SUPPORTING FAMILIES DURING TIMES OF CRISIS
Other Primary Services
The following are additional primary services that should be available during any FAC activation:
Medical or First Aid Services
The availability of medical or first aid services is important to FAC operations. At any time, family members or other FAC visitors or staff may find themselves in need of medical assistance, whether due to injury, reactions to stress, grief or emotional trauma, or as a result of other chronic medical conditions. The FAC should be able to offer basic first aid and a location for individuals to rest and receive basic care. In addition, the medical staff should serve as a liaison to other medical services in the community or that are being coordinated through the response.
Consider using your local Medical Reserve Corps to provide medical staff to support your FAC operations.
Childcare services should be available during all FAC operations to provide a safe and secure area for the children of FAC visitors during the FAC’s normal hours of operation. The childcare area should provide a safe, friendly, and healthy environment for short-term care, which allows family members to tend to necessary business and provides a period of respite for parents or guardians during a highly stressful and emotional situation. The childcare area should be prepared to provide support and activities for children representing a range of areas and should be structured and staffed to provide appropriate monitoring and support for children’s needs.
For the safety, security, and well-being of the children being cared for in the childcare area it is recommended that services be provided only by licensed child care providers.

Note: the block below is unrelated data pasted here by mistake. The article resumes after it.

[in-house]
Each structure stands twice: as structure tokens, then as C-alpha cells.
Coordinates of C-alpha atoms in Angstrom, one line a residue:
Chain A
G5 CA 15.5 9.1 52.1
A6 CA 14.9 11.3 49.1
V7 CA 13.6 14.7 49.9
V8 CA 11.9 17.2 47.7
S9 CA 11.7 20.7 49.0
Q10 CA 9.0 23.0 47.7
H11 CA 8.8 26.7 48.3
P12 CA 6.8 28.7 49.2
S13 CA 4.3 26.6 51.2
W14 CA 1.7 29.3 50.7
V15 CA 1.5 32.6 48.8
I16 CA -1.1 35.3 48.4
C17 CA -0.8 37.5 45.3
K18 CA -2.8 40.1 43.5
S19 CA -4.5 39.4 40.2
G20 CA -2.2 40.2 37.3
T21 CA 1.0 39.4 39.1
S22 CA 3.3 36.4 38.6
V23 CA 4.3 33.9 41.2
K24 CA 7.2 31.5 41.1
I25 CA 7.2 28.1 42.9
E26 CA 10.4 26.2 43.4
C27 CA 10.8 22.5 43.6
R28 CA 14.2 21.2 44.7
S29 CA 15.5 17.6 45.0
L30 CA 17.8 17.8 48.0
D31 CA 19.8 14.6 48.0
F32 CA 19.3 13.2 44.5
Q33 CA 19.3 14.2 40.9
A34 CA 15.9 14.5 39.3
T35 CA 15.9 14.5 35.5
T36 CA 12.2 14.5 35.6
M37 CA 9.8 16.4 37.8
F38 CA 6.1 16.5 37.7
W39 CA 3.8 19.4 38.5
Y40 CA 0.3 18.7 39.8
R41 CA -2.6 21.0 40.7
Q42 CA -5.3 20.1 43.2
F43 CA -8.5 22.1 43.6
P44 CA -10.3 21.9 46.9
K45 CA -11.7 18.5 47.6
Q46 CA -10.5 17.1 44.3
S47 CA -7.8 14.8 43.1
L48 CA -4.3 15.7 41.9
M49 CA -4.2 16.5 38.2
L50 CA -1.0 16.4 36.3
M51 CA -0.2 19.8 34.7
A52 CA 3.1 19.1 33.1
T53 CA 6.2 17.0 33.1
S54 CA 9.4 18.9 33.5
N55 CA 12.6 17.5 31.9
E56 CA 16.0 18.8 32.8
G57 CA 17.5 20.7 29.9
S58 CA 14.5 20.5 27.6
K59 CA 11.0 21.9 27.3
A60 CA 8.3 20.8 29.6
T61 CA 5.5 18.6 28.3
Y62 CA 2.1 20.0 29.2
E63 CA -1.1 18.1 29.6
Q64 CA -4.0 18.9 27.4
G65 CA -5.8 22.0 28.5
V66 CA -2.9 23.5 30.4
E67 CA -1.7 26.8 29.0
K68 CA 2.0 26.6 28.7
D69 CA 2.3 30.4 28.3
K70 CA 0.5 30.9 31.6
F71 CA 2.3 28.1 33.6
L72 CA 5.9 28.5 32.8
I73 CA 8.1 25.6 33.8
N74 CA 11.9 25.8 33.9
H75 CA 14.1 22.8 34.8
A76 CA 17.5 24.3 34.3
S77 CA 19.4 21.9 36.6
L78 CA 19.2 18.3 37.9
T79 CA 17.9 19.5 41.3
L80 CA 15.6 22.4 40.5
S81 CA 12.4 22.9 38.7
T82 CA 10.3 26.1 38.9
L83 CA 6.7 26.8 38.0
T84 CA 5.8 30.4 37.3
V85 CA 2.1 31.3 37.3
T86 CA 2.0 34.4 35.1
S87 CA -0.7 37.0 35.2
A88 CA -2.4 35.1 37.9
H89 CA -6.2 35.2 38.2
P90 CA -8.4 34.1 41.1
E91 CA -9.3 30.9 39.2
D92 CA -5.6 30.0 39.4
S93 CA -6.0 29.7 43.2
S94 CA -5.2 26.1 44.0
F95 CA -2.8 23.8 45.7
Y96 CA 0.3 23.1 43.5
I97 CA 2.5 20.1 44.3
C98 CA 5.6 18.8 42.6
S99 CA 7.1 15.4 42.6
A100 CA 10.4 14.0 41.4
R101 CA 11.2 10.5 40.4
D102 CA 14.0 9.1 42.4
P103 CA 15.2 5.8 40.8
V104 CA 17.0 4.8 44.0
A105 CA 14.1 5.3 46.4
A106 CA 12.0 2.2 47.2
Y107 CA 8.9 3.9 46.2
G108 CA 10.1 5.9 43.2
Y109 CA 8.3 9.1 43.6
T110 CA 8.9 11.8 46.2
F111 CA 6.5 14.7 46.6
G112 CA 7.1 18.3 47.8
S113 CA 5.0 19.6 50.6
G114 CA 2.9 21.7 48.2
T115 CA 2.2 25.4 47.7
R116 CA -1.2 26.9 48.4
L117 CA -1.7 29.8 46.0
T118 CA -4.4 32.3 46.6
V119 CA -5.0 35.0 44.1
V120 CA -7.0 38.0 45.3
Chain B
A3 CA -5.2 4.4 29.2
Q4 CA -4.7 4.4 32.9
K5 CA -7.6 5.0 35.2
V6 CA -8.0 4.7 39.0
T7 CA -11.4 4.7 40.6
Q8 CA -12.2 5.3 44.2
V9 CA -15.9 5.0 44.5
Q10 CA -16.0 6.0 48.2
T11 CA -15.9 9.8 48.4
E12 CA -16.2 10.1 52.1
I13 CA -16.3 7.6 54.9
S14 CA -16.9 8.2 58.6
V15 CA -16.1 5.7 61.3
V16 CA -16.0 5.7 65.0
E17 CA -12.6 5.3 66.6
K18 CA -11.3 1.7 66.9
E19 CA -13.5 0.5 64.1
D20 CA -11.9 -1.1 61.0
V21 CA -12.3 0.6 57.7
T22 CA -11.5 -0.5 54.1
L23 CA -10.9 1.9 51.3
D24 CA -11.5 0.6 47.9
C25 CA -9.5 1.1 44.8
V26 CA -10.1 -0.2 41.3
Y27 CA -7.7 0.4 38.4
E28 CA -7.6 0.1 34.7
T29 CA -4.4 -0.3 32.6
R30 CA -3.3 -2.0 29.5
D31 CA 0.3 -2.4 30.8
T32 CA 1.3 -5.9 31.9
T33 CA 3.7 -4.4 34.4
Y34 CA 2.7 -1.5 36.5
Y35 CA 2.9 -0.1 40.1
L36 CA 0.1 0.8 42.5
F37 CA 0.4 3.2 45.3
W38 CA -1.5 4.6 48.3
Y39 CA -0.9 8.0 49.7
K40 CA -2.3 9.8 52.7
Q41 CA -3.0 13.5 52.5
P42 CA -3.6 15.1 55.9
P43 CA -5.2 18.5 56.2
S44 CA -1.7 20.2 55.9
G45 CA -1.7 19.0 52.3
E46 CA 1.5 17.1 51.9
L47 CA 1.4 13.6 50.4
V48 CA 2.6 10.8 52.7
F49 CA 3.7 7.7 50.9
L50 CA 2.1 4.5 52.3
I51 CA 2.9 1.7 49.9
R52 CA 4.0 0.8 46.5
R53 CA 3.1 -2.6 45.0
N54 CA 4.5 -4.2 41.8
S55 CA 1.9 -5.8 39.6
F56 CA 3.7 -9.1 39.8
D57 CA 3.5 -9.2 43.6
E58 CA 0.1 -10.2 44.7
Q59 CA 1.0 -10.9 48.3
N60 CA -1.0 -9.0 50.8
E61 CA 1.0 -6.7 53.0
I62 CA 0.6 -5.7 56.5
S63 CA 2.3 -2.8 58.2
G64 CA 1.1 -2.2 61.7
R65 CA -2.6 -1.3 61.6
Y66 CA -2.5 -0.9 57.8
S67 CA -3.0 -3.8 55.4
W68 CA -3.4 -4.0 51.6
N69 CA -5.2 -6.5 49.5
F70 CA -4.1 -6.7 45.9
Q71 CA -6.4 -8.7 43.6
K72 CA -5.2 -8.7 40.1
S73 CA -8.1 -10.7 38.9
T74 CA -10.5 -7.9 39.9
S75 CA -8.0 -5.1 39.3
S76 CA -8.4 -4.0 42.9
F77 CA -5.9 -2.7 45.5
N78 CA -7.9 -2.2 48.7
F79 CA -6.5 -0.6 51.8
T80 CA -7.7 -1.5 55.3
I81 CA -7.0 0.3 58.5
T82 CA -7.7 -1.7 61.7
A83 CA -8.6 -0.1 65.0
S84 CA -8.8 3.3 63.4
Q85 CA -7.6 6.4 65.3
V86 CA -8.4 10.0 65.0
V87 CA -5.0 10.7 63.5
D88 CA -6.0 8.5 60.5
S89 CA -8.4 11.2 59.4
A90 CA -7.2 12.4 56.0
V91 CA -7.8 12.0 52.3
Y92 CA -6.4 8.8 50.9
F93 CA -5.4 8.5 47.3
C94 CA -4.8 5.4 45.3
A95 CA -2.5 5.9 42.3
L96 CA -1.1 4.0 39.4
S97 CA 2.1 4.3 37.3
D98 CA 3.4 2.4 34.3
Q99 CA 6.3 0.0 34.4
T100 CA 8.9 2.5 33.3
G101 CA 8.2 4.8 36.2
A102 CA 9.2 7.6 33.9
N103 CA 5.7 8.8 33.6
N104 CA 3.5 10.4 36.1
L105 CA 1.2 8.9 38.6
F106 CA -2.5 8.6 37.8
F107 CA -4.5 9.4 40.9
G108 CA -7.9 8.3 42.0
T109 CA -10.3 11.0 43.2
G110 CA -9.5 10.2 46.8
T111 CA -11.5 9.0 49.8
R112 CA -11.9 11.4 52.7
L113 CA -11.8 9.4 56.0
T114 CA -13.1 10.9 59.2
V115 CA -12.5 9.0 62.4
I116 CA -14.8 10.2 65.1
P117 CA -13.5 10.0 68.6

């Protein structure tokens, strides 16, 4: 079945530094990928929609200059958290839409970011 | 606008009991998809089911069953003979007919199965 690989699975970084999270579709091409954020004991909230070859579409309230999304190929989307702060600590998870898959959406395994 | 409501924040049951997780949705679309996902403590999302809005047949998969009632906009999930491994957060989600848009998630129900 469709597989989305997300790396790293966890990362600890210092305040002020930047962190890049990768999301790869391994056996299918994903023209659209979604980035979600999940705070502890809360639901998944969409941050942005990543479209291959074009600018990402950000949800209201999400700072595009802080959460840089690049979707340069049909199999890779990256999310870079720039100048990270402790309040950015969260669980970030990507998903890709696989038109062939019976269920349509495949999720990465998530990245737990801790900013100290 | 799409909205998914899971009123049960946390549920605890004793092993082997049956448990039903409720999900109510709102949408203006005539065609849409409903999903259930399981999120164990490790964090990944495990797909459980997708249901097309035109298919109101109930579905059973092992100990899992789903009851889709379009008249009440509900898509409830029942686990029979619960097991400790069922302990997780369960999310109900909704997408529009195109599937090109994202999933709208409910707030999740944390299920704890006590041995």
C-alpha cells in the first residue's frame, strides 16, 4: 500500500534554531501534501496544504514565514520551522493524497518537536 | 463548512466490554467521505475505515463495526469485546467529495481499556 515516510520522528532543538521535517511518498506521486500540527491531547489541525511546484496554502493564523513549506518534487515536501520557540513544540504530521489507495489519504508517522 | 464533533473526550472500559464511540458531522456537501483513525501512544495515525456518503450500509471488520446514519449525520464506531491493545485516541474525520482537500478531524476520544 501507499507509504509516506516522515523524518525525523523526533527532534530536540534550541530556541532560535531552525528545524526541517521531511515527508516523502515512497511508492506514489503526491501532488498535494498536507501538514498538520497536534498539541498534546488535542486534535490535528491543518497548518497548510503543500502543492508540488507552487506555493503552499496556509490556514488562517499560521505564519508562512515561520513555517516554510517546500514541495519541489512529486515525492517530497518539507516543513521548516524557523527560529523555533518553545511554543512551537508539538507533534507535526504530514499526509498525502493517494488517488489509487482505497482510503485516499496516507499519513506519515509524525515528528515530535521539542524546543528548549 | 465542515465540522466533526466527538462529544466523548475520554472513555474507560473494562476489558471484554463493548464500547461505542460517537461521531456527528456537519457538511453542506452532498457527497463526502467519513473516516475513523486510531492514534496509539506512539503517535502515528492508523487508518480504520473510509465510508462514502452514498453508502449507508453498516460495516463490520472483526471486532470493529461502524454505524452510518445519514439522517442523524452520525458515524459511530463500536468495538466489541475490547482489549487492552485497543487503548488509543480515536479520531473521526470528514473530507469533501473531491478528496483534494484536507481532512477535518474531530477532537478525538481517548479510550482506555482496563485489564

As a part of the childcare services, ensure that there is appropriate documentation of children in the childcare area through sign in and sign out and badging or tagging procedures (e.g. wristbands, tape with unique identifier on child’s clothing). Consider taking a digital photo of the child with their responsible guardian to compare at sign out.
Death notification is the process of notifying the next of kin or family members about the positive identification of their loved one. The official confirmation of a loved one’s death is often an important step in the family members’ grieving process and allows the next of kin and family to coordinate memorial services and begin dealing with their loved one’s estate.
The process of death notifications is highly sensitive and should be handled by individuals with experience in these areas. A poorly managed death notification can lead to significant personal trauma or distress for both family members and personnel doing the notification. Death notifications are generally led by the Medical Examiner/Coroner’s Office personnel, but may also involve local law enforcement, spiritual care providers, and/or crisis counselors.
In order to meet family and staff’s basic needs, and to provide a sense of comfort and structure and promote healthy self-care, the FAC should plan to provide three basic meals each day, as well as healthy snacks and beverages throughout the day. Staff and families should have separate areas to eat and mental health and spiritual care workers should be available in both areas at all times.
It is important to consider that food is an important aspect of cultural and ethnic traditions related to death and grieving. Pay attention to the ethnic and cultural composition of the families at the FAC and ensure appropriate foods are available to meet their needs.
Translation and Interpretation Services
As a part of FAC operations, it is important to consider the need for interpretation or translation services. These may be needed to:
- Provide translation and interpretation services in individual and family meetings and during family briefings, and
- To translate FAC materials and antemortem records
Because of the sensitivity and sometimes scientific nature of discussions at the FAC it is important to try and identify individuals that are trained in, or familiar with, cultural practices, medical or scientific information, and legal processes. To identify these individuals consider working with local social service agencies, the local consulate, local hospitals, universities, courts, or faith-based groups or organizations.